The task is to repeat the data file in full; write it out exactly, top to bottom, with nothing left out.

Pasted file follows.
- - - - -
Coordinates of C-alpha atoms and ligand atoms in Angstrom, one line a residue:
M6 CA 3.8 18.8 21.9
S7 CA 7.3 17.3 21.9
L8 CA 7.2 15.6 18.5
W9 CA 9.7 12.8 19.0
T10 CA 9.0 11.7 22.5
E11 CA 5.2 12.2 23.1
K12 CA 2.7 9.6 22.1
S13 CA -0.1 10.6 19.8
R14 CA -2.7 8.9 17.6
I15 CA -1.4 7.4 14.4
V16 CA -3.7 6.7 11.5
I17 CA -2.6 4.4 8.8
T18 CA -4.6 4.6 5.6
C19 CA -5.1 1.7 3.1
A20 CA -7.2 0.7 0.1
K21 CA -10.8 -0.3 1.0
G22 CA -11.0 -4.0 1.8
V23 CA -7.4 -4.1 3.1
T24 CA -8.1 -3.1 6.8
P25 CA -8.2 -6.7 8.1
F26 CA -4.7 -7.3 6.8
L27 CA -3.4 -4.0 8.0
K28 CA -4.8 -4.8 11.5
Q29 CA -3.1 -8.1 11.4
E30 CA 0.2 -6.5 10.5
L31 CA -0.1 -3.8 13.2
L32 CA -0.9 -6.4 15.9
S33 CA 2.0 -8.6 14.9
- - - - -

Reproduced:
Coordinates of C-alpha atoms and ligand atoms in Angstrom, one line a residue:
M6 CA 3.8 18.8 21.9
S7 CA 7.3 17.3 21.9
L8 CA 7.2 15.6 18.5
W9 CA 9.7 12.8 19.0
T10 CA 9.0 11.7 22.5
E11 CA 5.2 12.2 23.1
K12 CA 2.7 9.6 22.1
S13 CA -0.1 10.6 19.8
R14 CA -2.7 8.9 17.6
I15 CA -1.4 7.4 14.4
V16 CA -3.7 6.7 11.5
I17 CA -2.6 4.4 8.8
T18 CA -4.6 4.6 5.6
C19 CA -5.1 1.7 3.1
A20 CA -7.2 0.7 0.1
K21 CA -10.8 -0.3 1.0
G22 CA -11.0 -4.0 1.8
V23 CA -7.4 -4.1 3.1
T24 CA -8.1 -3.1 6.8
P25 CA -8.2 -6.7 8.1
F26 CA -4.7 -7.3 6.8
L27 CA -3.4 -4.0 8.0
K28 CA -4.8 -4.8 11.5
Q29 CA -3.1 -8.1 11.4
E30 CA 0.2 -6.5 10.5
L31 CA -0.1 -3.8 13.2
L32 CA -0.9 -6.4 15.9
S33 CA 2.0 -8.6 14.9